Film Screening: Video Store Day screening of “Psychos In Love” with Gorman Bechard, Carmine Capobianco Sat., Oct. 21, 8 PM

Best Video Film & Cultural Center is pleased to present a International Independent Video Store Day screening of the 1986 cult classic horror comedy “Psychos In Love” on Saturday, Oct. 21, 2017, at 8 PM. Writer/director Gorman Bechard and lead actor and co-writer Carmine Capobianco will be on hand to discuss the film and take questions. Tickets are $10.

The movie was filmed in Waterbury and other locations in Connecticut. Bloody and hilarious, Gorman Bechard’s “Psychos In Love” is an absurd, home grown horror-comedy, which alternates between gratuitous killing scenes and self-aware parody of romantic comedies.

Bridgeport-based Vinegar Syndrome presents this lurid classic in a fresh 2k restoration from its 16mm original camera negative. Vinegar Syndrome specializes in the masterful restoration and distribution of cult, horror, and erotic films from the 1960s-90s.

Joe (Carmine Capobianco) runs a strip club and Kate (Debi Thibeault) is an attractive young manicurist. After bonding over their mutual dislike of grapes, they discover another commonality: both of them are bloodthirsty serial killers. As they begin to balance their obsession with murder and each other, they meet Herman (Frank Stewart), a cannibal who, upon discovering their bloodlust, attempts to lure them into killing as a means to satisfy his craving for human flesh!

From Brian Orndorf’s review on Blu-Ray.com:

1986’s “Psychos in Love” certainly has the external appearance of a horror extravaganza, with an eye-catching title and marketing materials that emphasize a ghoulish viewing experience to come. But the feature isn’t a nightmare machine, it merely wants to tell a plethora of corny jokes and showcase freshly chopped limbs. And if you happen to hate grapes, here’s a cinematic experience tailored directly to that phobia. Co-writer/director Gorman Bechard arranges a massacre with ‘Psychos in Love,’ but his heart belongs to comedy, pinching from the Marx Brothers and Monty Python as he sets up shop in Tromaville for this unexpectedly goofball take on “Annie Hall,” diluting the direct Woody Allen lifts with bloodshed and multiple maniacs. It’s a strange picture, but that’s the point.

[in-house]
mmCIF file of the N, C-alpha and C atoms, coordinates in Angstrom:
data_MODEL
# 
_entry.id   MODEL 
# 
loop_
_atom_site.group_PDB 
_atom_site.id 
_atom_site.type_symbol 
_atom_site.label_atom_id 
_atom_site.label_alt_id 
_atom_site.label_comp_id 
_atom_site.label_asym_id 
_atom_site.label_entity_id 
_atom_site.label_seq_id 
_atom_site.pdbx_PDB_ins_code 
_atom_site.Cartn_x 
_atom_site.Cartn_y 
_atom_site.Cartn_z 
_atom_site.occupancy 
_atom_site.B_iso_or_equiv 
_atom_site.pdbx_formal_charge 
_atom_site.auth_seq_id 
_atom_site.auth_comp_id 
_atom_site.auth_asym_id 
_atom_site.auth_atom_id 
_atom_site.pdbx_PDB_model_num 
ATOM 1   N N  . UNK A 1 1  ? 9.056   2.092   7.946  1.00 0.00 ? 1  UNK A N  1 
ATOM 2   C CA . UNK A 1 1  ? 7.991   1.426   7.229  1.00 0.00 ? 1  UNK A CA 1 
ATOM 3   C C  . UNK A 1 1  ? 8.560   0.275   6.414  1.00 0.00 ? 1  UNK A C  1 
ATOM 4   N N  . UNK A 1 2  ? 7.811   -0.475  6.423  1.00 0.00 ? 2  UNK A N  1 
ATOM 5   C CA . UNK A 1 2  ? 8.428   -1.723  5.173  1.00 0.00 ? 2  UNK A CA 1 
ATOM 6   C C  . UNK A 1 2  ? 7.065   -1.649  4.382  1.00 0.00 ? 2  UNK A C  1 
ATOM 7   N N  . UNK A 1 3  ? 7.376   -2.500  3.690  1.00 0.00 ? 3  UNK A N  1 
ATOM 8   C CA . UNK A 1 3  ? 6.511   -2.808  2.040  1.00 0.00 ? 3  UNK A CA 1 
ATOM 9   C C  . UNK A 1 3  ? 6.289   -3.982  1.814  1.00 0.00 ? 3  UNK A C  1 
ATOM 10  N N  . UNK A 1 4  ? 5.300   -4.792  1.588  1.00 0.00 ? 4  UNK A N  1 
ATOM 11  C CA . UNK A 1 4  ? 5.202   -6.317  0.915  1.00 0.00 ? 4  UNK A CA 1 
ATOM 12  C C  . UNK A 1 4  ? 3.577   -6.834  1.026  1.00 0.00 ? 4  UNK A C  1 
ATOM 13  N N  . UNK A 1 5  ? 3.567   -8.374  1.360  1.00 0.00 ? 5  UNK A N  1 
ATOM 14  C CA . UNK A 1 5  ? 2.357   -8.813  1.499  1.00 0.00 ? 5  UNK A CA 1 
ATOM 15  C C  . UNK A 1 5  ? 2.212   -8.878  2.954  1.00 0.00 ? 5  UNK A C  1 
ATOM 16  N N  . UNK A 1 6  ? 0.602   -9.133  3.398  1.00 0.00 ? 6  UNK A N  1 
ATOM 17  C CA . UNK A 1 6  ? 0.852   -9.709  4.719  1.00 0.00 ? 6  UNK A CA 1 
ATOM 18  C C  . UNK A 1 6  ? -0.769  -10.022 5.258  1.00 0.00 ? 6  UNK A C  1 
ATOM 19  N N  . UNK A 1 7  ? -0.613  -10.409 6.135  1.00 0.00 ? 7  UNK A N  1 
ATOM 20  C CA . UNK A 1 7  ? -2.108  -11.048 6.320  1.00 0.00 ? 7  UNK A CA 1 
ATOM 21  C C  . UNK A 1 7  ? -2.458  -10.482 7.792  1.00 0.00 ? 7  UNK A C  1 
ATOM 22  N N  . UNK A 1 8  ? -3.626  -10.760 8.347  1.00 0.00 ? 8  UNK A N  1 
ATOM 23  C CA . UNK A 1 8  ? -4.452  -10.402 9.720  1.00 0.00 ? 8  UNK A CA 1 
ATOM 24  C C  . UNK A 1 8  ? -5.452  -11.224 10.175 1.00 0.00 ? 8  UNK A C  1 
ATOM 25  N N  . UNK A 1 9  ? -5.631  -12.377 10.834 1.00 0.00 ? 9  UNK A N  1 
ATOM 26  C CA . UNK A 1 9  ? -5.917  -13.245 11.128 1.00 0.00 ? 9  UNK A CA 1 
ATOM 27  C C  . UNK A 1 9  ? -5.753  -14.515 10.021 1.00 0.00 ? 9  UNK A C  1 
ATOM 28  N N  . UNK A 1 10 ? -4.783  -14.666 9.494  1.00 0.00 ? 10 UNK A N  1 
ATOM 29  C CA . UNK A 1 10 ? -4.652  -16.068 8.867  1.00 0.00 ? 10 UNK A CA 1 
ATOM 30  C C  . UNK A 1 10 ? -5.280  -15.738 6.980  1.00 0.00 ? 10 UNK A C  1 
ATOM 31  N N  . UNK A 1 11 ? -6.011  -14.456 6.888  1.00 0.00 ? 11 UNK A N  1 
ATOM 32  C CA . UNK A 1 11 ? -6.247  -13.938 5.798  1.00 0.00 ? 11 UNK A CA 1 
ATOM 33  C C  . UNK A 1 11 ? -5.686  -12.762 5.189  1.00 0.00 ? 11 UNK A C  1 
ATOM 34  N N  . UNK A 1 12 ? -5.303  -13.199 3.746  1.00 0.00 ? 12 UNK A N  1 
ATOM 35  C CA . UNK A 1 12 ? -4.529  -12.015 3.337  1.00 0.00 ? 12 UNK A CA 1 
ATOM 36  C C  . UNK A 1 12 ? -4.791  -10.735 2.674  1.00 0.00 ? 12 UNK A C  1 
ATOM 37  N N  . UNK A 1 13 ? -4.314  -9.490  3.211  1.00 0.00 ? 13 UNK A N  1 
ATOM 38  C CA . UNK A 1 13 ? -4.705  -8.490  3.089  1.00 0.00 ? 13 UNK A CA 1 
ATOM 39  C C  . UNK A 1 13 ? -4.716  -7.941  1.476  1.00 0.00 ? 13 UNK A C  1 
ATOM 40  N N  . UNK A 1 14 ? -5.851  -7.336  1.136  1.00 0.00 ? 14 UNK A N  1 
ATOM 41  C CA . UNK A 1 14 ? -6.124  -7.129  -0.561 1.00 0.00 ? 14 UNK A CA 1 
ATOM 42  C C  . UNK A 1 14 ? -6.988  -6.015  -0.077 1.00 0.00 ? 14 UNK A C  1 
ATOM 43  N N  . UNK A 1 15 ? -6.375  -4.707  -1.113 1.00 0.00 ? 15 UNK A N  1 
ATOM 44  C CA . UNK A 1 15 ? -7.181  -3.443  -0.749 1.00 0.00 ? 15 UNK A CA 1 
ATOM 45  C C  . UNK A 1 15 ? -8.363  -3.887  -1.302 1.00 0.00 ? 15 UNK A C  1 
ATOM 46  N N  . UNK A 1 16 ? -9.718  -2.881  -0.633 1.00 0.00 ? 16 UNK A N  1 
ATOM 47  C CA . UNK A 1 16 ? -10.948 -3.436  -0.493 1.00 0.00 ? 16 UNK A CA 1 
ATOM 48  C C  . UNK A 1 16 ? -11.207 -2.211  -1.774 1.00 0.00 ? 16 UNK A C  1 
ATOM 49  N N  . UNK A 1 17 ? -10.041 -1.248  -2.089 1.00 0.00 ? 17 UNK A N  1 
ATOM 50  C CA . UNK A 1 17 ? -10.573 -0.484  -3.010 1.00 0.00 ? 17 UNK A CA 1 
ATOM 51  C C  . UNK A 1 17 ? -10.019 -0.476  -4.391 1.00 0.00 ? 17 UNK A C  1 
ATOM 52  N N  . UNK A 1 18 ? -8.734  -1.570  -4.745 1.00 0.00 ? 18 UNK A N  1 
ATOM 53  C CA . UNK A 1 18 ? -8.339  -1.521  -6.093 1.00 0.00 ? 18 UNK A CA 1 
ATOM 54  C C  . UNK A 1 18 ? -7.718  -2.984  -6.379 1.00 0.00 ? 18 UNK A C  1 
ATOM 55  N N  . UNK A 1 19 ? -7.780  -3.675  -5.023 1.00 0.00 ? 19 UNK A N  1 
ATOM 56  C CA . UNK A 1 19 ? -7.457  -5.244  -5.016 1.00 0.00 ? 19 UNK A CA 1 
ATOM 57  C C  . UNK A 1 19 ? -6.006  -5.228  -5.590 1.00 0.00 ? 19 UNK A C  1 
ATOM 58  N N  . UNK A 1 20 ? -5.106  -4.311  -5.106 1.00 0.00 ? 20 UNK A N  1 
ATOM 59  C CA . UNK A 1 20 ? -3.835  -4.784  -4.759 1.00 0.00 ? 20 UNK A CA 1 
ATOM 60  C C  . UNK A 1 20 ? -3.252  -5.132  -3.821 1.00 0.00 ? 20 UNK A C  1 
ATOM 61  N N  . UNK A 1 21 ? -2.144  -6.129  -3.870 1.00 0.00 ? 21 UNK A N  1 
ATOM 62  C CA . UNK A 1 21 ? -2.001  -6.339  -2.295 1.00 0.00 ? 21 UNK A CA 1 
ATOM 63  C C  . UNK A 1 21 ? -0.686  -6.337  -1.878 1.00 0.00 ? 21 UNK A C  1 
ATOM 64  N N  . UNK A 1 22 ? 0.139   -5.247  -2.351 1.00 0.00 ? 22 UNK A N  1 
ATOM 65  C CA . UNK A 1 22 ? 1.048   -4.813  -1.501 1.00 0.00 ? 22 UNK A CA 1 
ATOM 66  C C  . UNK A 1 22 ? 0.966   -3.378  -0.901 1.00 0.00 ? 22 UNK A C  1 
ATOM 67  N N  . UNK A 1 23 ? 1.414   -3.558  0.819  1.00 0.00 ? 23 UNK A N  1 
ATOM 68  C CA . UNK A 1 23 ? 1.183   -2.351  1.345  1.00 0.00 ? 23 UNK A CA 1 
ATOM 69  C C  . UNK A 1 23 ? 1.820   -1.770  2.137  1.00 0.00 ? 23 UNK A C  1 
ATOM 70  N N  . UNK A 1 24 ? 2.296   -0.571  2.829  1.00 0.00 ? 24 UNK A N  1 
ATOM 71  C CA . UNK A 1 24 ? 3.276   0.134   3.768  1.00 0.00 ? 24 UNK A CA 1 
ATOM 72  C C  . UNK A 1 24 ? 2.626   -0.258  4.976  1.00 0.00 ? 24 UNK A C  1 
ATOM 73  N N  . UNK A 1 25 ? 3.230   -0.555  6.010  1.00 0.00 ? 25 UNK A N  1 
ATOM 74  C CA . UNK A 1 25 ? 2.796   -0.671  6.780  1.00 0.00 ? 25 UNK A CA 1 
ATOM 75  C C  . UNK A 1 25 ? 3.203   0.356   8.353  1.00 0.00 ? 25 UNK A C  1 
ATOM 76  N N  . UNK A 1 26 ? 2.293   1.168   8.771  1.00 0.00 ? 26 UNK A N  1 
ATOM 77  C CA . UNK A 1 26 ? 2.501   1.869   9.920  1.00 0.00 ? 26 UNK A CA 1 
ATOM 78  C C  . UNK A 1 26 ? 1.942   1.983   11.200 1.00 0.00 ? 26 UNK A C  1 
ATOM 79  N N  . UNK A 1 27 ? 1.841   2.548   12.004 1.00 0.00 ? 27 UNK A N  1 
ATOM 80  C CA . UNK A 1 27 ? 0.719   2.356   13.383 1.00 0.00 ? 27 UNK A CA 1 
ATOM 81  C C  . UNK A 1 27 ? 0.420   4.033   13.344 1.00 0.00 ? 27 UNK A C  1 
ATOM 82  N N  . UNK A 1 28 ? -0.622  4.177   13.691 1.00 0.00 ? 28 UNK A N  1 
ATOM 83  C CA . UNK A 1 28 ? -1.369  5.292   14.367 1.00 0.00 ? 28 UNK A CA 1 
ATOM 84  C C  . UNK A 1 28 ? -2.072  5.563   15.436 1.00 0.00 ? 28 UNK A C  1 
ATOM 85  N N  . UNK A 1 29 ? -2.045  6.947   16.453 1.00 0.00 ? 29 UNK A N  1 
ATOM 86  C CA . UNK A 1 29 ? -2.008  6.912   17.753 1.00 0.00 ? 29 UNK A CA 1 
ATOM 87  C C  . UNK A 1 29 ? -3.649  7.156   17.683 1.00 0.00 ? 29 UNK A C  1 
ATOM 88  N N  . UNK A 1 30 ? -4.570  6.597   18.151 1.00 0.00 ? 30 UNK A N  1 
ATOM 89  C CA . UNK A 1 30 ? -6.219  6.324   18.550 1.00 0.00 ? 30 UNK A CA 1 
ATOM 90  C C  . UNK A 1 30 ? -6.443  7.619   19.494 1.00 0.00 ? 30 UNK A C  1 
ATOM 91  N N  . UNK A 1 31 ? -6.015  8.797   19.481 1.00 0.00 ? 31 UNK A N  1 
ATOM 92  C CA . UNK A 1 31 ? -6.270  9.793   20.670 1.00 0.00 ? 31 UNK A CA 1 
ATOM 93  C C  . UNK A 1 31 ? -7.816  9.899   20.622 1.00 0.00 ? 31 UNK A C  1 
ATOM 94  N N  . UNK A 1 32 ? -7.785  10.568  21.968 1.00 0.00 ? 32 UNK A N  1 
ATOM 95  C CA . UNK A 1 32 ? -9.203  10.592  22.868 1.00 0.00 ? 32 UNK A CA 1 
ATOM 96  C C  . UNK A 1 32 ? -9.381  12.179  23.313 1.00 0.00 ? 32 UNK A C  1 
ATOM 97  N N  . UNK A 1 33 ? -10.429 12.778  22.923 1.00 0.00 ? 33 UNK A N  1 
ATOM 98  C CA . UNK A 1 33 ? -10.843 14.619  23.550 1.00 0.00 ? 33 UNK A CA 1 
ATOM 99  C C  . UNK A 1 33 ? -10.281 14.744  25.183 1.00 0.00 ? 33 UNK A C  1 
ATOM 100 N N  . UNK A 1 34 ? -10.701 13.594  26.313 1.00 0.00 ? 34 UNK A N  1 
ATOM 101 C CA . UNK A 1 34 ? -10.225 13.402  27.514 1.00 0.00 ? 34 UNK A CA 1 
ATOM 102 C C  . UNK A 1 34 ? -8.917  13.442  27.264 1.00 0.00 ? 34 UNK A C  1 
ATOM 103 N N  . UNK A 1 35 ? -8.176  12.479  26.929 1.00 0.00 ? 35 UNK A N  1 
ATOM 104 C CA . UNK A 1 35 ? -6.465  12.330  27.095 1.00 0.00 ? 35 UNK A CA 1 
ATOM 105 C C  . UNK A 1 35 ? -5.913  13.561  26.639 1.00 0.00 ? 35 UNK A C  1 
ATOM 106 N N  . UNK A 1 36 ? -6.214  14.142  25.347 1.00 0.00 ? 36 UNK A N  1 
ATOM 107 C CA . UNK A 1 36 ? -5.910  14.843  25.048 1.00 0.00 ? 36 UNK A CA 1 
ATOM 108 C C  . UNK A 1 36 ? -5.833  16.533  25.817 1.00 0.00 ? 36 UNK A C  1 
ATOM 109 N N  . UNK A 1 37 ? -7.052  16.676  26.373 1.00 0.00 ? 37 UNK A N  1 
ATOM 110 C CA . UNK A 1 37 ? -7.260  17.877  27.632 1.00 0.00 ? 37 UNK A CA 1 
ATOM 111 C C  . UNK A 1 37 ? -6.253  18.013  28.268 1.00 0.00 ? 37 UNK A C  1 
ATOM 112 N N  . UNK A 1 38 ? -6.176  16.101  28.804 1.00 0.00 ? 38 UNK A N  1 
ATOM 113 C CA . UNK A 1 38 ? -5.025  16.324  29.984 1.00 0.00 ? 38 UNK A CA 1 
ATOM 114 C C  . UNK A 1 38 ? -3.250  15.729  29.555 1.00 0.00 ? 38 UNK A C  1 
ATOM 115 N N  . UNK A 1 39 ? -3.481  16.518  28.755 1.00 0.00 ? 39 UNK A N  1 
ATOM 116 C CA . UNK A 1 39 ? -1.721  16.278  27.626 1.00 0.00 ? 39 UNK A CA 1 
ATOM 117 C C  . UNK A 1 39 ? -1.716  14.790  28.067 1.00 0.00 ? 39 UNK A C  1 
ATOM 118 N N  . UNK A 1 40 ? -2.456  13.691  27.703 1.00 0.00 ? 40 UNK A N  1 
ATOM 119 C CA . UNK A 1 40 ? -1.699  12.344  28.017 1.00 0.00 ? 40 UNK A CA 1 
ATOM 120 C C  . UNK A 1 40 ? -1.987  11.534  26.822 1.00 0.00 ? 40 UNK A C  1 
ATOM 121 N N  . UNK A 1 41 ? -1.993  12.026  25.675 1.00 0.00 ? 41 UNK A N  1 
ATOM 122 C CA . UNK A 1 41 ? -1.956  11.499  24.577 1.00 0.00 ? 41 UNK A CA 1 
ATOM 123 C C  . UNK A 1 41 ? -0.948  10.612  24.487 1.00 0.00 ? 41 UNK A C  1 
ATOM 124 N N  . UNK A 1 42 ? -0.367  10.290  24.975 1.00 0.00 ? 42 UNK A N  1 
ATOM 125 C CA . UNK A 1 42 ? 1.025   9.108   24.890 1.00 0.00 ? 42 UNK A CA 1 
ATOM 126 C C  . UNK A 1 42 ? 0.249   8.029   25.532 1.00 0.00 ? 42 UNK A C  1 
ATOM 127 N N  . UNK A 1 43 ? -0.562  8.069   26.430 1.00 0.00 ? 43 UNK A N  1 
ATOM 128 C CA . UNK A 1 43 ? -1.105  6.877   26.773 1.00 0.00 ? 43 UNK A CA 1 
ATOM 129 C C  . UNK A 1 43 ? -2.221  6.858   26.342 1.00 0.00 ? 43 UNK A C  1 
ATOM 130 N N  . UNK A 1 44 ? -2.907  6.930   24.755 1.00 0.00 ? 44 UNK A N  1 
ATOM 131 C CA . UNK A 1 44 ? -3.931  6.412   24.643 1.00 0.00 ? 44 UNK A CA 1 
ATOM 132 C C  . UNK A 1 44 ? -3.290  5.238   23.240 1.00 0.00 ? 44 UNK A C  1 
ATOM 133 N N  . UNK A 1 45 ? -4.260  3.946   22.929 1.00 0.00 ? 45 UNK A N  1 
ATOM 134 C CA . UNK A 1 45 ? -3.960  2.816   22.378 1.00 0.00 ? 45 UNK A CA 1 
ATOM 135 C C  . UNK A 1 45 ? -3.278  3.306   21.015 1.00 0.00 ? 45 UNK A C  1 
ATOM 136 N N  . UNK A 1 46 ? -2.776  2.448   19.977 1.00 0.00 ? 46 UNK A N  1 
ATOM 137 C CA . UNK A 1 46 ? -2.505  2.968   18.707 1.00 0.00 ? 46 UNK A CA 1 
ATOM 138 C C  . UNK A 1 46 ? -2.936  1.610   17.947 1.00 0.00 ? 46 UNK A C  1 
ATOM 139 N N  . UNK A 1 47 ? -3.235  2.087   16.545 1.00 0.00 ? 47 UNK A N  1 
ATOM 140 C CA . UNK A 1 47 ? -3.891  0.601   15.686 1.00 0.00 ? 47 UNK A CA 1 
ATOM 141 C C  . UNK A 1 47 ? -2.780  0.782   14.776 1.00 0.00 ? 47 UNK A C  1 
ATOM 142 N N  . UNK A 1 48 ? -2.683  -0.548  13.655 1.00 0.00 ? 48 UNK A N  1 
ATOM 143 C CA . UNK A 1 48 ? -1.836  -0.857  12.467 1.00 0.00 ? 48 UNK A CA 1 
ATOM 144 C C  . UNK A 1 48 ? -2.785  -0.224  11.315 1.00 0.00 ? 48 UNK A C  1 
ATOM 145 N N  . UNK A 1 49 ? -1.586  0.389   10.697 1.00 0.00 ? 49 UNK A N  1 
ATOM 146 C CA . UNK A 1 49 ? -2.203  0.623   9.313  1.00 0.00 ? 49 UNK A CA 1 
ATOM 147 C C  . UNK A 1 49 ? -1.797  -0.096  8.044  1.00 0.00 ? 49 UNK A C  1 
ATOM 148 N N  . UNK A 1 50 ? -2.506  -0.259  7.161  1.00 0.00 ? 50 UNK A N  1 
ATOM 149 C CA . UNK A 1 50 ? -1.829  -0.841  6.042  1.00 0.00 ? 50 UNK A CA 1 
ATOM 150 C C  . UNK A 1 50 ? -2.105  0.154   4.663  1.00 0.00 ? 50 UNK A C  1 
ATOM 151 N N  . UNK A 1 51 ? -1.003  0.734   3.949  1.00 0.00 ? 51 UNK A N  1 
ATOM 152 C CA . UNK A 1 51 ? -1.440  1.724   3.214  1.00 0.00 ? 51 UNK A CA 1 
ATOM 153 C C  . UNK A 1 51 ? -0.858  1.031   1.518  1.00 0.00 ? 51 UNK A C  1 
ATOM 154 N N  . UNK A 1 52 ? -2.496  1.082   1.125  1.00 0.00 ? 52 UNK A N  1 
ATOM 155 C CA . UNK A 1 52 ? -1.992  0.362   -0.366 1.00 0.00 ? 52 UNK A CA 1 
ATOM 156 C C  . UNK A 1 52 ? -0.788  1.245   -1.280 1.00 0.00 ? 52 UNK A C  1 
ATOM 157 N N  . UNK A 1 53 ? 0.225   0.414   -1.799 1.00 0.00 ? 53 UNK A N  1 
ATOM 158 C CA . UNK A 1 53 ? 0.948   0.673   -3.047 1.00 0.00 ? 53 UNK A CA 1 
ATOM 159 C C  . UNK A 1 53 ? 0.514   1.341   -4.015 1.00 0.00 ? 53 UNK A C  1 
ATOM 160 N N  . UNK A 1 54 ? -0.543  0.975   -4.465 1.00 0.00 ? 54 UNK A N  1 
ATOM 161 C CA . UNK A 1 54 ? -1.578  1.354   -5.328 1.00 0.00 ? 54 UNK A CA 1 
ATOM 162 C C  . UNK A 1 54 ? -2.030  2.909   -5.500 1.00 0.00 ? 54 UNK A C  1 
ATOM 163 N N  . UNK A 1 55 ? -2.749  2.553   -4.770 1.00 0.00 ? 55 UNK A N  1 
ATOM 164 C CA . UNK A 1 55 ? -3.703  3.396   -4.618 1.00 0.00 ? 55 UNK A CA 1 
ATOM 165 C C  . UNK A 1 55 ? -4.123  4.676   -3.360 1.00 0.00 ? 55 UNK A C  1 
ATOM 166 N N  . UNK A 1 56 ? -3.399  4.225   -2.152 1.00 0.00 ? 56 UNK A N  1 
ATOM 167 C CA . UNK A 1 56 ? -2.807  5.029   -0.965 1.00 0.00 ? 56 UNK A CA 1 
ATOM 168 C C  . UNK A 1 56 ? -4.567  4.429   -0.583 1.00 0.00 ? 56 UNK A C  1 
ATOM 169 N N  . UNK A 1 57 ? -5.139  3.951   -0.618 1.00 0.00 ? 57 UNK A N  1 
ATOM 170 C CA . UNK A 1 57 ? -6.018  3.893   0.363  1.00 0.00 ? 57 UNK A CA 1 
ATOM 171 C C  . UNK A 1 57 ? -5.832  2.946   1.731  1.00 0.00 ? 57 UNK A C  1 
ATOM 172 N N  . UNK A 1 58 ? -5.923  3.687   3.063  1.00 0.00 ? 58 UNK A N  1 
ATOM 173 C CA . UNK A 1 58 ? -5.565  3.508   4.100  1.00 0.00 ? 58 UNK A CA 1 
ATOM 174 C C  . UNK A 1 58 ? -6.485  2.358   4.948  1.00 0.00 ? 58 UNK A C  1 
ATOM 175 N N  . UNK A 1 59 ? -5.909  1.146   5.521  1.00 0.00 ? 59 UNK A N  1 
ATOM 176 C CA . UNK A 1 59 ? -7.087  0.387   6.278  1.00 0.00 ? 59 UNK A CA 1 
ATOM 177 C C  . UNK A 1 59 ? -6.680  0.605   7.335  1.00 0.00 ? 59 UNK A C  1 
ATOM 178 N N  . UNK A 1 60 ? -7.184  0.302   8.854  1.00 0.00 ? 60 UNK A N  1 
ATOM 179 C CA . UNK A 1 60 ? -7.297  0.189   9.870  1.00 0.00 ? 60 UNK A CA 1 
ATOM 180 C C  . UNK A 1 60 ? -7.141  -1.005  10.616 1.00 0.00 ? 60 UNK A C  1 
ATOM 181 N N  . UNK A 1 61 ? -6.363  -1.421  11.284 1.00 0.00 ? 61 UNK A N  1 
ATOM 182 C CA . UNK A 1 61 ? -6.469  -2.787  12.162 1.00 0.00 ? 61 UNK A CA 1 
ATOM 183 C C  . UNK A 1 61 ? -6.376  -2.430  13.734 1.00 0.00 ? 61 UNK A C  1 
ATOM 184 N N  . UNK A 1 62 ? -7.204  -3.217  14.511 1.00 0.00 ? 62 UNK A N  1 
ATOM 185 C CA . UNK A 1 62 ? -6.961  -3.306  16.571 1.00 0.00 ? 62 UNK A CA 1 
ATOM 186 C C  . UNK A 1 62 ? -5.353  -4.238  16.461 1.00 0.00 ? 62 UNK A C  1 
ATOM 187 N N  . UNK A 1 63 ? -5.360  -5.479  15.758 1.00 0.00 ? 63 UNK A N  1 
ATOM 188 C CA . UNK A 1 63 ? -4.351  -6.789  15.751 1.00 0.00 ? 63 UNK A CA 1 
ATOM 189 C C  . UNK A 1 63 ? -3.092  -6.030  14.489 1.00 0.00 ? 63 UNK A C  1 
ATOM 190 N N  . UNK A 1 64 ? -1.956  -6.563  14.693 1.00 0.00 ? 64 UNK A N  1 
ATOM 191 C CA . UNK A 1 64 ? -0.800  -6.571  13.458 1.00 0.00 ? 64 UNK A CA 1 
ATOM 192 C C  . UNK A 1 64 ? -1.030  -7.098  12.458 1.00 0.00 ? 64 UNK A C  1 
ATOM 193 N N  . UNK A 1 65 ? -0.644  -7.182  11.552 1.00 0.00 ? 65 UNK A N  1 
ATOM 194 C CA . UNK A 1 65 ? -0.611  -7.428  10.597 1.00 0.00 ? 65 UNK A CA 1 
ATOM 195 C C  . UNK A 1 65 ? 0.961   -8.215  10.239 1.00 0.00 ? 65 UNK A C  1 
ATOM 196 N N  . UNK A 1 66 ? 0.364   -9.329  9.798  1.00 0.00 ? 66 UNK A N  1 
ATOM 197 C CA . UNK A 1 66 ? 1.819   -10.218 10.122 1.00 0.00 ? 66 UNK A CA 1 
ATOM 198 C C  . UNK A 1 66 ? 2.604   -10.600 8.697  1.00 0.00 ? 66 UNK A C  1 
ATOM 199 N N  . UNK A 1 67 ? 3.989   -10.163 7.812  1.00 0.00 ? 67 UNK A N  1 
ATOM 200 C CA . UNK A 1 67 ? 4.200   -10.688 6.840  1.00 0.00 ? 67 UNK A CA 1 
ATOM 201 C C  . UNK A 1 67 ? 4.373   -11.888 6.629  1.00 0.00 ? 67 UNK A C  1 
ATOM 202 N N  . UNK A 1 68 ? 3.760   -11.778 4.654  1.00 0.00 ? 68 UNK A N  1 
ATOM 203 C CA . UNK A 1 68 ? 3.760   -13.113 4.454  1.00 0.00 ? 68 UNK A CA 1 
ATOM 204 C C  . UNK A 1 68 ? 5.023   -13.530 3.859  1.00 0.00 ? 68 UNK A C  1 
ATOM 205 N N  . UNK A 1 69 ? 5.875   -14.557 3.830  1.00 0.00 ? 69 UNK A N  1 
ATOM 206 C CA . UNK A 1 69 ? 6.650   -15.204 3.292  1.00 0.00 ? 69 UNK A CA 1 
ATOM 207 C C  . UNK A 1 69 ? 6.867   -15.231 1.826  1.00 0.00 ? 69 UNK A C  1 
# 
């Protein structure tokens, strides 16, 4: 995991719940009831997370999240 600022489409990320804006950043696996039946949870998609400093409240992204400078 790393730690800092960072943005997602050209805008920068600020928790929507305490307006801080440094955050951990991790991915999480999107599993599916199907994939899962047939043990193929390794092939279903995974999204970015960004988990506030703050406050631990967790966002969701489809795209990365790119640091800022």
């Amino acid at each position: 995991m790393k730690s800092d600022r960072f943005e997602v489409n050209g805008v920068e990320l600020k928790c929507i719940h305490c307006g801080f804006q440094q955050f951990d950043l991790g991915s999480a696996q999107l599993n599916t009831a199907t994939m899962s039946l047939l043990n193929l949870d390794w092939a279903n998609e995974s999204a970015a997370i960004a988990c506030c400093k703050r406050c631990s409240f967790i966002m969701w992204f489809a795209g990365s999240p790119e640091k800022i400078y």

“Psychos in Love” is a film obsessed with bad jokes. There are a lot of visceral things that happen in the movie, but Bechard always returns to his love of comedy, and not even the dark stuff, keeping the feature fairly silly for most of its run time. Sure, the effort opens with a montage of Joe’s daily habit, watching the creep chop and strangle his victims, and Kate eventually gets in on the action, displaying her abilities to murder doofy guys. But Bechard is more concerned with his tributes, setting up the tale as an ‘Annie Hall’-style riff on relationships, offering Joe and Kate interviews where they share their thoughts on the craziness of fate. Their meet cute is a mutual disdain for grapes, which part of the feature’s charm, going to extreme hatred of a fruit to help secure everlasting love, albeit warmth that’s challenged by daily cohabitational pressures and a dimming love for causing bodily harm. Their temporary replacement? The thrill of renting VHS tapes.